Insurance rates in Ontario are on the rise, despite reductions in insurance coverage that were supposed to drive rates down.
The government promised to reduce automobile insurance rates in Ontario by 15% in the 2013 budget. It has been two years, and Ontarians are not seeing anything close to a 15% rate reduction in their insurance premiums. What we are seeing are significant and continuous cutbacks to insurance coverage, without any real changes from the insurance industry.
There has been halting and inconsistent progress in meeting the 15% rate reduction goal in the last two years, whereas measures which will slash available coverage for accident victims moved quickly from initial introduction to receiving royal assent within four months.
In November 2014, Bill 15, Fighting Fraud and Reducing Automobile Insurance Rates Act, 2014, received royal assent. Among other things, this bill reduces the monetary limits and time period during which insurers must provide benefits to accident victims and removes the right for victims to sue their insurers in accident benefits disputes. Car accident victims must also face higher threshold and deductible amounts, reducing their recovery in tort cases against negligent drivers that were at-fault for the collision.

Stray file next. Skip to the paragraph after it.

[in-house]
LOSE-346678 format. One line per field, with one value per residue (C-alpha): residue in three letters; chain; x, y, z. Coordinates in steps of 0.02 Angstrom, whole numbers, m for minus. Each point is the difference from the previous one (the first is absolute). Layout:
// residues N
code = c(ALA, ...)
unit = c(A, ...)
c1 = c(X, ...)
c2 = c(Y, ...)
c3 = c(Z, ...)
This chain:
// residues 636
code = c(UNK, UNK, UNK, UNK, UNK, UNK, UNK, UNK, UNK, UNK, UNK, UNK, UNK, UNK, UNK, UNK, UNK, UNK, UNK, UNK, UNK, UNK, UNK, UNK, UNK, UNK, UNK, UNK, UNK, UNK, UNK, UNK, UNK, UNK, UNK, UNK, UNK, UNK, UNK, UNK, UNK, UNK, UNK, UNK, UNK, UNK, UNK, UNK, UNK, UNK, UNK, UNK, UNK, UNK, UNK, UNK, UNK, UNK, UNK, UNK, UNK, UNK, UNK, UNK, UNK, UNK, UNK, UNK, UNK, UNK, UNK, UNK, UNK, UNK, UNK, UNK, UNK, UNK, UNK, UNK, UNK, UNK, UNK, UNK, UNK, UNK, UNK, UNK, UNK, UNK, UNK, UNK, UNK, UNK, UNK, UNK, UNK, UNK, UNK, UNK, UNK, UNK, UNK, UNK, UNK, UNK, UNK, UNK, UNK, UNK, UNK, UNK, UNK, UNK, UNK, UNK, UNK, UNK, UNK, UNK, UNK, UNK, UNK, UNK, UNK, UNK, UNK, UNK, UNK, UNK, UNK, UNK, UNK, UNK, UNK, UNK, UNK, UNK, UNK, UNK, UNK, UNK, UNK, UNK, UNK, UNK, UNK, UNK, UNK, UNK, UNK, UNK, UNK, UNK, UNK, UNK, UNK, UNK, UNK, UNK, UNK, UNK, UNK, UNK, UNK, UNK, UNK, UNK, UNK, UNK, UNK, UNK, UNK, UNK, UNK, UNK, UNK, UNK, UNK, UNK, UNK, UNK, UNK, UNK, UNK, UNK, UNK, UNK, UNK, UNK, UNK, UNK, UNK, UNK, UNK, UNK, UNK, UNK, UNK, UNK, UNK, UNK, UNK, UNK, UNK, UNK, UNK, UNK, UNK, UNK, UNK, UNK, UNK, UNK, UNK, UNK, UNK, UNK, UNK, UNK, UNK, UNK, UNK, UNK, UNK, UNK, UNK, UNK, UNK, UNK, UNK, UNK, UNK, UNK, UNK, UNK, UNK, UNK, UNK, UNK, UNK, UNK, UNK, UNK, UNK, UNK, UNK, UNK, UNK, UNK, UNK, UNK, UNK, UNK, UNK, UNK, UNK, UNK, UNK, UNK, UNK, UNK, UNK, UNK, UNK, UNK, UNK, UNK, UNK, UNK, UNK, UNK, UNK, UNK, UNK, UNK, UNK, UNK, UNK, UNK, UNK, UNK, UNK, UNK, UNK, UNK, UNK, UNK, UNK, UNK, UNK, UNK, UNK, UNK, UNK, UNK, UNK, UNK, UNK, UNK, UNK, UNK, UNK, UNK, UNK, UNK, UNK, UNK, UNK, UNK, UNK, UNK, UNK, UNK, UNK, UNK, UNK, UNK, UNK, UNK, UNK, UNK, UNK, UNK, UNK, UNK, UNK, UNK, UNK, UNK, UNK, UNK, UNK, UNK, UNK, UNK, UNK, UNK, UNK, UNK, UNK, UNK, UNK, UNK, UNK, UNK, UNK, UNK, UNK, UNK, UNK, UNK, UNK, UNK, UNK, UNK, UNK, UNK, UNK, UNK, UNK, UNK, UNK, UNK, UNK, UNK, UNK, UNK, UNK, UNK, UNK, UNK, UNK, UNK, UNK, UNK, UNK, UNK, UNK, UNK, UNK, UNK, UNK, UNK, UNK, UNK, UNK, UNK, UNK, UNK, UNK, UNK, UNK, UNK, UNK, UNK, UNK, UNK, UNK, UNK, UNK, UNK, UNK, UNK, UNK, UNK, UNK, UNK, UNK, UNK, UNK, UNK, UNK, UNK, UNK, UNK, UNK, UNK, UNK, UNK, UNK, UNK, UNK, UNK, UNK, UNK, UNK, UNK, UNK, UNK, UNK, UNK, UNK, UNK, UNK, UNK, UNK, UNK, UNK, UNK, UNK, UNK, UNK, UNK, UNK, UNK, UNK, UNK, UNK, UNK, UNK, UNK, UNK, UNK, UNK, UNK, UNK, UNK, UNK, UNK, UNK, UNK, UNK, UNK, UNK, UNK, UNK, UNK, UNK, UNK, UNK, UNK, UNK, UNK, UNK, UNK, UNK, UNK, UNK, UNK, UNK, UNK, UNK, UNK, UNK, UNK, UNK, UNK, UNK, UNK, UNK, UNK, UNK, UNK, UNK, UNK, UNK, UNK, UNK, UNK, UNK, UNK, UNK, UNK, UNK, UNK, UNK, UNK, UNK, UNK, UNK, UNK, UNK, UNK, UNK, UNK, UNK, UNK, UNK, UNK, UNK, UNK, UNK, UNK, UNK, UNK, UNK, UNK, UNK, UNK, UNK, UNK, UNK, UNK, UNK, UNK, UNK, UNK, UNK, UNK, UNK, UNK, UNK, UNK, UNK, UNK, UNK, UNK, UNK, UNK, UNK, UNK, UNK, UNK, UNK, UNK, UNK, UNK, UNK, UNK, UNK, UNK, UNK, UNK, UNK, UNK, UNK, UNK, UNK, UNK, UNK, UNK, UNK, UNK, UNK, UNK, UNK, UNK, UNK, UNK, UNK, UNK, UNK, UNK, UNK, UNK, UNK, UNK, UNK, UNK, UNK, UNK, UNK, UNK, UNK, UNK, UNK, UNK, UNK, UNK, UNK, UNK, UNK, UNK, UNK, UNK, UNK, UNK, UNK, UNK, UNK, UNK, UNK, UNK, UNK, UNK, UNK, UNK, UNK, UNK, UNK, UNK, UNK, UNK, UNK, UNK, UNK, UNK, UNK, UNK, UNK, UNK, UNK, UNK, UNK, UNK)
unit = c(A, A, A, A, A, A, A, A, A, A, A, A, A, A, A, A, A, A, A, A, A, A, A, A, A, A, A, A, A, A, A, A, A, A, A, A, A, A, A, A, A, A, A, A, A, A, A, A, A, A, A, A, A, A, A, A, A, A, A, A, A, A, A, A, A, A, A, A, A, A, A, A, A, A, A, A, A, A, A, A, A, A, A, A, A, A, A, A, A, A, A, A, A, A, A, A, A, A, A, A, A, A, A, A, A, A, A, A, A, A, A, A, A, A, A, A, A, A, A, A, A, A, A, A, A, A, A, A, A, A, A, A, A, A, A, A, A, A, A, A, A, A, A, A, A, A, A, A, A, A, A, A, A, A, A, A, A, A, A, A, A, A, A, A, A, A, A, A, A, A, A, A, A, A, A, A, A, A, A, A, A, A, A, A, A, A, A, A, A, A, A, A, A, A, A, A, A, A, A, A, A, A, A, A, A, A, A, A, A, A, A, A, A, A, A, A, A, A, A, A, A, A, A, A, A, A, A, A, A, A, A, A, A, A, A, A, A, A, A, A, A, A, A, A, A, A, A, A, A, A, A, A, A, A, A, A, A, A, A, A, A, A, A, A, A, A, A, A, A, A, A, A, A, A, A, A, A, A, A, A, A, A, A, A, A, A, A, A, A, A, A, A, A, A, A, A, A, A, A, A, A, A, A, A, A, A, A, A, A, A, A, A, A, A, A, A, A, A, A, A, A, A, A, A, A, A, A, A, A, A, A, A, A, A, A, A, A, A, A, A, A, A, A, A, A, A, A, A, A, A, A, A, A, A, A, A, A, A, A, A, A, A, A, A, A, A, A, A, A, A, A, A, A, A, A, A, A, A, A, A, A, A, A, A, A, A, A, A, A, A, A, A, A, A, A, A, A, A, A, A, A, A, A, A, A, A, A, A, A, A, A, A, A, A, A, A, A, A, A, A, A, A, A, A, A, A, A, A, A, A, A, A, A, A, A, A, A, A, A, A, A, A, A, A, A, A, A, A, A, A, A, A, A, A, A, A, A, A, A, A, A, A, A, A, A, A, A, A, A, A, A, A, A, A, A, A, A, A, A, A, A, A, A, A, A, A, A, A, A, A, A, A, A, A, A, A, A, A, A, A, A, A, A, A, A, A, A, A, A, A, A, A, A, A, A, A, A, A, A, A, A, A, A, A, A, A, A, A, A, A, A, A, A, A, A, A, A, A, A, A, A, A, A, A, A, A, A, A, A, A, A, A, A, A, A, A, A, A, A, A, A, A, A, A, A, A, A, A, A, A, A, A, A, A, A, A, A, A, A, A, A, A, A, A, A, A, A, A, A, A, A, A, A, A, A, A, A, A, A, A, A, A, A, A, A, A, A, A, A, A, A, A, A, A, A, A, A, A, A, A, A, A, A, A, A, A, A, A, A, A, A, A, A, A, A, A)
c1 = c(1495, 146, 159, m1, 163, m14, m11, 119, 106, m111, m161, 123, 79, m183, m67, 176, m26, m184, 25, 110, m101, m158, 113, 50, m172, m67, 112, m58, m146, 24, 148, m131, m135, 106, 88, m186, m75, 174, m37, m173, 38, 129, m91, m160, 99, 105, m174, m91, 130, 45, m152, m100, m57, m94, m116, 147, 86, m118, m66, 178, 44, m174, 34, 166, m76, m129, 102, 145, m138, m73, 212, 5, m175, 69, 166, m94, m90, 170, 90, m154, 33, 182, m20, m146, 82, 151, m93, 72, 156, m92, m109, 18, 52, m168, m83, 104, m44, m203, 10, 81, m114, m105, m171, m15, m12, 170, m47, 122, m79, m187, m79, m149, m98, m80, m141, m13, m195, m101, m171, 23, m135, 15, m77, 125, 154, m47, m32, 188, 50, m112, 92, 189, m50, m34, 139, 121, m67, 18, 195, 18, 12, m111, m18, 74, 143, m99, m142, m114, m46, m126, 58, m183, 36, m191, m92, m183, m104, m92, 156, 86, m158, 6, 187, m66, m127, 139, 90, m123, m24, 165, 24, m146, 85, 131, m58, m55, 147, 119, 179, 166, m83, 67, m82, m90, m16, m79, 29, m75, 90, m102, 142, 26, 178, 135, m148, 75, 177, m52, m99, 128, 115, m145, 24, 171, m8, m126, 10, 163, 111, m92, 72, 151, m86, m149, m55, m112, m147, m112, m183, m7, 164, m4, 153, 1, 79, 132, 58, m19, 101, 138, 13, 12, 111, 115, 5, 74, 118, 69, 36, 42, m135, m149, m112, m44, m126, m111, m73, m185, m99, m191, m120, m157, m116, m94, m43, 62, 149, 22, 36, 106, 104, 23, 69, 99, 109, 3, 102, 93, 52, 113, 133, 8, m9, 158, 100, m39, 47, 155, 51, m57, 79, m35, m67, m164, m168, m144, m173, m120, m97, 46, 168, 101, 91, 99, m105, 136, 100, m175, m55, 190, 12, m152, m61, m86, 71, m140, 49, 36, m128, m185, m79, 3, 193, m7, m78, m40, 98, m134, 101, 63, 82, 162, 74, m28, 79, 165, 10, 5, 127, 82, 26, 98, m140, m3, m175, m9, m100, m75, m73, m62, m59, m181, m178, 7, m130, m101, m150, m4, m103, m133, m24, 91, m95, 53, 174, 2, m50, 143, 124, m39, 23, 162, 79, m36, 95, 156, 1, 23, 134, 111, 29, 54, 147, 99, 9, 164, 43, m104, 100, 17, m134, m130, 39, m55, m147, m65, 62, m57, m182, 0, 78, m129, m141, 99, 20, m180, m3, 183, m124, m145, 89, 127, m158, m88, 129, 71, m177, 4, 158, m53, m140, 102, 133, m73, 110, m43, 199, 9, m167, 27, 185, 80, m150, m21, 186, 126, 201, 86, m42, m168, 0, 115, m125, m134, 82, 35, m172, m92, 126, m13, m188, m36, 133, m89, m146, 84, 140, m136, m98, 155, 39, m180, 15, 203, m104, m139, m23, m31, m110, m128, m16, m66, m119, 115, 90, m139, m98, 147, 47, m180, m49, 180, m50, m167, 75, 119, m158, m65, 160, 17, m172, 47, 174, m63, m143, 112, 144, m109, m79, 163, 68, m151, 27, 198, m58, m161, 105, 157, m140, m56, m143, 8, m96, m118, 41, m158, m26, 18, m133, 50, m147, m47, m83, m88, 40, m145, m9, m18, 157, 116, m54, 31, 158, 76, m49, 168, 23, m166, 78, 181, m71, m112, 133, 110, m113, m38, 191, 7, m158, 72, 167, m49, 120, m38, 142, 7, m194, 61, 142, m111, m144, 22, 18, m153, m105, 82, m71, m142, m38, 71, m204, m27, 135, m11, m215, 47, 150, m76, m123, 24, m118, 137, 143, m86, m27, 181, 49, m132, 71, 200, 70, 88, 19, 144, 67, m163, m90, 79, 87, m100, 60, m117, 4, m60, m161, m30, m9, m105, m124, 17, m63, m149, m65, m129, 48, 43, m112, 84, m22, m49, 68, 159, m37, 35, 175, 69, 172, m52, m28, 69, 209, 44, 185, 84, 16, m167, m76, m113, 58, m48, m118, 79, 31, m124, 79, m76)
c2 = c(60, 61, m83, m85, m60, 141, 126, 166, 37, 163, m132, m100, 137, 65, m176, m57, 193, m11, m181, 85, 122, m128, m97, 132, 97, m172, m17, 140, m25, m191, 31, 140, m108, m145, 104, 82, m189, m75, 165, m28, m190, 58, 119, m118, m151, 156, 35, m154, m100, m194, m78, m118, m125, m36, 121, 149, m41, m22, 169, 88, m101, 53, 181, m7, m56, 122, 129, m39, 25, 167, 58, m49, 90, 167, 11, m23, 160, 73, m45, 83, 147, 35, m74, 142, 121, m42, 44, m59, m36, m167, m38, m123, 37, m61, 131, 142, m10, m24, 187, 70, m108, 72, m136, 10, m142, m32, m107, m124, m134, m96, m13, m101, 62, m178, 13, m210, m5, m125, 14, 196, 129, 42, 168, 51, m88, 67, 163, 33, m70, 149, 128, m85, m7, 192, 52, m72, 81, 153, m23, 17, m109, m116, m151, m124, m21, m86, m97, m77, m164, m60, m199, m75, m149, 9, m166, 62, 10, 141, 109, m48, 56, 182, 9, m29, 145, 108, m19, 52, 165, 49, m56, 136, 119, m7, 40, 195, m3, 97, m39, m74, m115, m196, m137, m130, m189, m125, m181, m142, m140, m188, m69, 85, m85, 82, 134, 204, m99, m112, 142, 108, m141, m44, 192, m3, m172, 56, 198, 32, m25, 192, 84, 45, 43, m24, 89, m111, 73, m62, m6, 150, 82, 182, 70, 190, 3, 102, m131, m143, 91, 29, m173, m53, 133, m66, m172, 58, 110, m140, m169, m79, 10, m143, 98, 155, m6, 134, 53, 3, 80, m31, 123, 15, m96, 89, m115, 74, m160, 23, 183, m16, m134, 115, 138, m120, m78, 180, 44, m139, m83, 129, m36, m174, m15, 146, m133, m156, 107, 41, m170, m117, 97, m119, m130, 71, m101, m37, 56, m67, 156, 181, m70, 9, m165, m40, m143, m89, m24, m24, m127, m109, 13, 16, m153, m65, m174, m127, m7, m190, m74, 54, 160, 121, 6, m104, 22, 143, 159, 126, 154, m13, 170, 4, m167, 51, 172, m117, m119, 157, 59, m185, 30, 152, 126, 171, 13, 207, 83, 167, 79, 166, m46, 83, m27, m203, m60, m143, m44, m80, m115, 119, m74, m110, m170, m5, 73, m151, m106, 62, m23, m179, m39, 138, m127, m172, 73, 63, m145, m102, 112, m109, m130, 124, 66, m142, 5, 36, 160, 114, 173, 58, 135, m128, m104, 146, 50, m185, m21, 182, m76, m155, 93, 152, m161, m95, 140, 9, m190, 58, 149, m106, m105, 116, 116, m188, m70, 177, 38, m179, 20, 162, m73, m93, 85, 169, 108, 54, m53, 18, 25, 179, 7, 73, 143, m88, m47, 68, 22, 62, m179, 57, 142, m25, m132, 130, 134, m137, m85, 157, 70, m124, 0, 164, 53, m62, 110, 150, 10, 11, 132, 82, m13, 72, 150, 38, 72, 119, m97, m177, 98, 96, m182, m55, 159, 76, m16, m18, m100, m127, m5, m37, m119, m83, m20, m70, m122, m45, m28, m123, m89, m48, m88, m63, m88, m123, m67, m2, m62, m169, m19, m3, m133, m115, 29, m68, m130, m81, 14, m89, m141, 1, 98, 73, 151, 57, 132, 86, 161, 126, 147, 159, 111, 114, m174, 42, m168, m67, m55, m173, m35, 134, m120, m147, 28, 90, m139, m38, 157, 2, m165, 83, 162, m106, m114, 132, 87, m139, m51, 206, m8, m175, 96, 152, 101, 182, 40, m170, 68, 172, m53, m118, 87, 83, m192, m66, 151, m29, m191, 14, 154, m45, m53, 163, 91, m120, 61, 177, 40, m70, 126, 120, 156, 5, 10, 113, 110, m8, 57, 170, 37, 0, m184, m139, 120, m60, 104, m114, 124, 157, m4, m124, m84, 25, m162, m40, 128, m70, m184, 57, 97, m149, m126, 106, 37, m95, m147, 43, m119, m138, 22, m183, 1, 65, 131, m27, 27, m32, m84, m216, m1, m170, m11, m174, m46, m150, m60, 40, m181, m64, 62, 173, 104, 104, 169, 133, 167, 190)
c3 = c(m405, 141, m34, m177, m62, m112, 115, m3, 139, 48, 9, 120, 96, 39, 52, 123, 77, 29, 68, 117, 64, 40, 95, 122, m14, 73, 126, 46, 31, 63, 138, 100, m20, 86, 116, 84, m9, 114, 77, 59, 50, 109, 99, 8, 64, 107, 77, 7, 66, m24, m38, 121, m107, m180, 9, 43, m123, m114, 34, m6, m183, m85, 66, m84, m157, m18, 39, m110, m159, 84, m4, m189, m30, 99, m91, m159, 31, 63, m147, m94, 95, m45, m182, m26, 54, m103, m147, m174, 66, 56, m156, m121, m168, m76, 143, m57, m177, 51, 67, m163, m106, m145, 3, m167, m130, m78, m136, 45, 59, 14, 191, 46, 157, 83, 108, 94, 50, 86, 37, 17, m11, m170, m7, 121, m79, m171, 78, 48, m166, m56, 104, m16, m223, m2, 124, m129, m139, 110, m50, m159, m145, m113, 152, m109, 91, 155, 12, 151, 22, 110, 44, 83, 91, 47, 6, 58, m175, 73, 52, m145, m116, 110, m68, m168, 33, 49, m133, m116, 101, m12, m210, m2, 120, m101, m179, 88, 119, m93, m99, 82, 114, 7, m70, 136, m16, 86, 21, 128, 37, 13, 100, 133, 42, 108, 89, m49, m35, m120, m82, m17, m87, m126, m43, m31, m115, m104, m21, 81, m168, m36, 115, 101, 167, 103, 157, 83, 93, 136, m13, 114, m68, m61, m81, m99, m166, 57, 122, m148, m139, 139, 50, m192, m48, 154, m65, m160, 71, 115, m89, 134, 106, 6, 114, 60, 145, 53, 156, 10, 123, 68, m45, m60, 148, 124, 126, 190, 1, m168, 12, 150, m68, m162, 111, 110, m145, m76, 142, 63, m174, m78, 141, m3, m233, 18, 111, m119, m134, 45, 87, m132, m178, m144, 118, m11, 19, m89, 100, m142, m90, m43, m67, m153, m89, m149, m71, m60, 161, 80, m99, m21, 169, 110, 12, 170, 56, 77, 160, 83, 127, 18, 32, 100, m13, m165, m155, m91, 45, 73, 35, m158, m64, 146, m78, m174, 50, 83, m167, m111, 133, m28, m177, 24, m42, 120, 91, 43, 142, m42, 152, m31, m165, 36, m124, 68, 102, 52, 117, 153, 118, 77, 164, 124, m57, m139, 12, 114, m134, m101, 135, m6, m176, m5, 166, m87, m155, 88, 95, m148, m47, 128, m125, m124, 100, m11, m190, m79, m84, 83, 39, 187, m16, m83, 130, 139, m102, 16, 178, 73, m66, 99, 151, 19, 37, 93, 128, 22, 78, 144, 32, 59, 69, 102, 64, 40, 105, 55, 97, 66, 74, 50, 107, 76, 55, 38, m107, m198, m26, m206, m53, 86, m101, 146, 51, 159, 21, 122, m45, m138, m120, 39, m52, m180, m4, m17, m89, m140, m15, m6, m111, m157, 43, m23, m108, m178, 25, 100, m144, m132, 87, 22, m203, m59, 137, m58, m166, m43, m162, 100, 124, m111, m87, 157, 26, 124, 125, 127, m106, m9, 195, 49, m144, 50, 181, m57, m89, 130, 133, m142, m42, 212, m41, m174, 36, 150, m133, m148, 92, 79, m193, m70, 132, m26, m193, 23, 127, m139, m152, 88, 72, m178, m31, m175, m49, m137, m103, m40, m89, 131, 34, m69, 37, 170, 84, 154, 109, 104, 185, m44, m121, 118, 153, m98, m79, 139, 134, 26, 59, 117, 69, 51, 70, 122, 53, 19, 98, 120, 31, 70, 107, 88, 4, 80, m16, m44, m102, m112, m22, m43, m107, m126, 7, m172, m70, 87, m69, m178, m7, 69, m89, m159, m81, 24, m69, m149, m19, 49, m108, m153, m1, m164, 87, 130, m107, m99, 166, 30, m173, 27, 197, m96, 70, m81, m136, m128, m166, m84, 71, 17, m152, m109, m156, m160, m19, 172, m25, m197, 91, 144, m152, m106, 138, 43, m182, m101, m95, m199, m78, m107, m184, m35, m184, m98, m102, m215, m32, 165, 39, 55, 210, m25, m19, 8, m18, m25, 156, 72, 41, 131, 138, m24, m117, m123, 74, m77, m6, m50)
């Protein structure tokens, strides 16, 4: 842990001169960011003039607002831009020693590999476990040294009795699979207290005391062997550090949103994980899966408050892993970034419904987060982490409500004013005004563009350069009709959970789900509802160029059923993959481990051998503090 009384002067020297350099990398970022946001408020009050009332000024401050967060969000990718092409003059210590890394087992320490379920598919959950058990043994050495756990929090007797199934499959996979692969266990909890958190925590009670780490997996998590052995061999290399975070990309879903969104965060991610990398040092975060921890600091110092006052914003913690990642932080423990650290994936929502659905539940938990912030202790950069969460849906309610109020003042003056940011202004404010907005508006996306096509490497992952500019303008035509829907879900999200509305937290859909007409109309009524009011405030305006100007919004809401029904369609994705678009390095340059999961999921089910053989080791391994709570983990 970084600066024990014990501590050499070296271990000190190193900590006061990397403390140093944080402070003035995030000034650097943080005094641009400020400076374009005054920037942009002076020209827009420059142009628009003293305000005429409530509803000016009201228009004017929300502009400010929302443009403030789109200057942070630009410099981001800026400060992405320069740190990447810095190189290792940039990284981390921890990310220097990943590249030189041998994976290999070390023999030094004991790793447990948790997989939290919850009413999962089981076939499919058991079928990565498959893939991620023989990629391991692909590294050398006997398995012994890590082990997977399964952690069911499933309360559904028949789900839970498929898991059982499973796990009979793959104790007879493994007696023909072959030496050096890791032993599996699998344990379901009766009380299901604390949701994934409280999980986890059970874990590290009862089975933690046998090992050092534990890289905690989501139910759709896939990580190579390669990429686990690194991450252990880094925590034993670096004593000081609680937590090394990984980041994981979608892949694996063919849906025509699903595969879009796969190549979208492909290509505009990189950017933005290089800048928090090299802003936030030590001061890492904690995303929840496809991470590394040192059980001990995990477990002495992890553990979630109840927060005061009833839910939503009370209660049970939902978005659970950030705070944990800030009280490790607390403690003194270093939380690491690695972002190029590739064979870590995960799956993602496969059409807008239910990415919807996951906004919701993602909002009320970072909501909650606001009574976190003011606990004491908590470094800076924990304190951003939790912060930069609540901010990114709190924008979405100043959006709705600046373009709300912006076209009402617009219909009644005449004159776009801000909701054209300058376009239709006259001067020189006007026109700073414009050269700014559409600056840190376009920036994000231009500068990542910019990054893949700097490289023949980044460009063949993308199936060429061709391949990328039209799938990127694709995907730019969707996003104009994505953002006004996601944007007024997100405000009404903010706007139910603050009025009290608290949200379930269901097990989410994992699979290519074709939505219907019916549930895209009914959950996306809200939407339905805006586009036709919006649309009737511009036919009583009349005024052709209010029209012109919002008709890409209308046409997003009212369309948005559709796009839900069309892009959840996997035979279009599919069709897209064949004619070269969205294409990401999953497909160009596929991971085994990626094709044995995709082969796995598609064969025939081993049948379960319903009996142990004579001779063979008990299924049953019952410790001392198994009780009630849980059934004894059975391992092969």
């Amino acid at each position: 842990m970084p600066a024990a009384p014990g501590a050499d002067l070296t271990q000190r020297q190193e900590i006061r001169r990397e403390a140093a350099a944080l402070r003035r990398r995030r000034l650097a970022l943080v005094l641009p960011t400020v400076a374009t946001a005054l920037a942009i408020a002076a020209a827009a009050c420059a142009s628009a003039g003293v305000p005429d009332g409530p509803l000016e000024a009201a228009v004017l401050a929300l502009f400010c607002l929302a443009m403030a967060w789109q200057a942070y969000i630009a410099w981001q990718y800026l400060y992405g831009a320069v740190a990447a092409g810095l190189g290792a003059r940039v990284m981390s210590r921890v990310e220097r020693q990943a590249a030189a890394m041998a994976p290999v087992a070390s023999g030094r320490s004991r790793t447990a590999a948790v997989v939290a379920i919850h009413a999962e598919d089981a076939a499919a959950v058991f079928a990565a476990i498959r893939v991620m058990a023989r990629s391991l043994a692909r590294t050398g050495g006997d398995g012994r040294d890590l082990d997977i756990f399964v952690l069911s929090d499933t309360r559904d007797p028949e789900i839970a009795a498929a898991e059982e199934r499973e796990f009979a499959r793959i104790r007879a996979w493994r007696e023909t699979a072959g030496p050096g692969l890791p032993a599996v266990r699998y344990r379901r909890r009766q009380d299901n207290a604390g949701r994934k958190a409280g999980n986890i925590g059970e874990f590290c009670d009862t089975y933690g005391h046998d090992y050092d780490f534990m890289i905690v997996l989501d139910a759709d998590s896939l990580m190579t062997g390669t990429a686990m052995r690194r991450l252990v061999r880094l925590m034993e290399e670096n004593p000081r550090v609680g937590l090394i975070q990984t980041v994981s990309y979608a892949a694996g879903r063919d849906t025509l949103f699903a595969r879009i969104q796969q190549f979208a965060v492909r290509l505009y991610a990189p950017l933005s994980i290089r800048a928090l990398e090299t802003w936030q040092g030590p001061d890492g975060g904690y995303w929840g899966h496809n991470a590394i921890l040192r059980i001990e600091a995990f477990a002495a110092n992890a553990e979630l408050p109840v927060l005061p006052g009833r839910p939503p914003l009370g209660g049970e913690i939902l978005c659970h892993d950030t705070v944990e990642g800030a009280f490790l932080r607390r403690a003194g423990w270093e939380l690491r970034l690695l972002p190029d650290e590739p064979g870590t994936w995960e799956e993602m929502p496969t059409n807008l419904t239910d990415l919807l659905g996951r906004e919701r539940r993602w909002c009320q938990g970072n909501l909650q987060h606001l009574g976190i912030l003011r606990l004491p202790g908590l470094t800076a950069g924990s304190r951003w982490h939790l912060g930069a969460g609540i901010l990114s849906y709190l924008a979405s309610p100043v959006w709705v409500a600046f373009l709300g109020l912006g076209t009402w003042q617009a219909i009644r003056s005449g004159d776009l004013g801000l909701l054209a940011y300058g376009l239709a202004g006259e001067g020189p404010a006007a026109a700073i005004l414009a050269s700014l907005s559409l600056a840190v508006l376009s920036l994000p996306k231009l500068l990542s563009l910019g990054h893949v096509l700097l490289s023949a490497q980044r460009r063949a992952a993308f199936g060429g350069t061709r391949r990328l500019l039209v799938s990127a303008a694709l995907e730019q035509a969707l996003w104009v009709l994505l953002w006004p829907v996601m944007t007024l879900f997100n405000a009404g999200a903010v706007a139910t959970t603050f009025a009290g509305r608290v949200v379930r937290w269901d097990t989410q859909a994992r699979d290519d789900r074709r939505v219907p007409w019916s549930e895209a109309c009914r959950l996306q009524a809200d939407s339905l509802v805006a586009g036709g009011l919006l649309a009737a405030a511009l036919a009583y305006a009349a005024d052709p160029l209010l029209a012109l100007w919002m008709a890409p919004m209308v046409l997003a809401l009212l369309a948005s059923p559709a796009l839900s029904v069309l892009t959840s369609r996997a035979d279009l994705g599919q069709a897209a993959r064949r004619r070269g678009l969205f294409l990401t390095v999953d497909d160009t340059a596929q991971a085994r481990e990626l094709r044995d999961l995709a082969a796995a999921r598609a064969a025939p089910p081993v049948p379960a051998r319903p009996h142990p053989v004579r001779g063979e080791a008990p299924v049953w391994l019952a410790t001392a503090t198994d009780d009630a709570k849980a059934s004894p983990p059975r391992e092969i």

In the past two years, automobile insurance rates have been reduced by less than 6.5%. The regulator of the insurance sector in Ontario, the Financial Services Commission of Ontario, recently released an overview of automobile insurance rate changes in the second quarter of 2015 (available here). The findings were based on submission of 26 insurers that account for 52.75% of the market.
In the second quarter of 2015, automobile insurance rates increased by 0.6%, almost negating the reductions in the first quarter of 2015. Ontarians are now paying more for their insurance and getting much less. With the recent legislative changes to insurance coverage and more changes to accident benefits on the way, if you or a family member are involved in a car accident, you should speak with a personal injury lawyer to help navigate the changing system.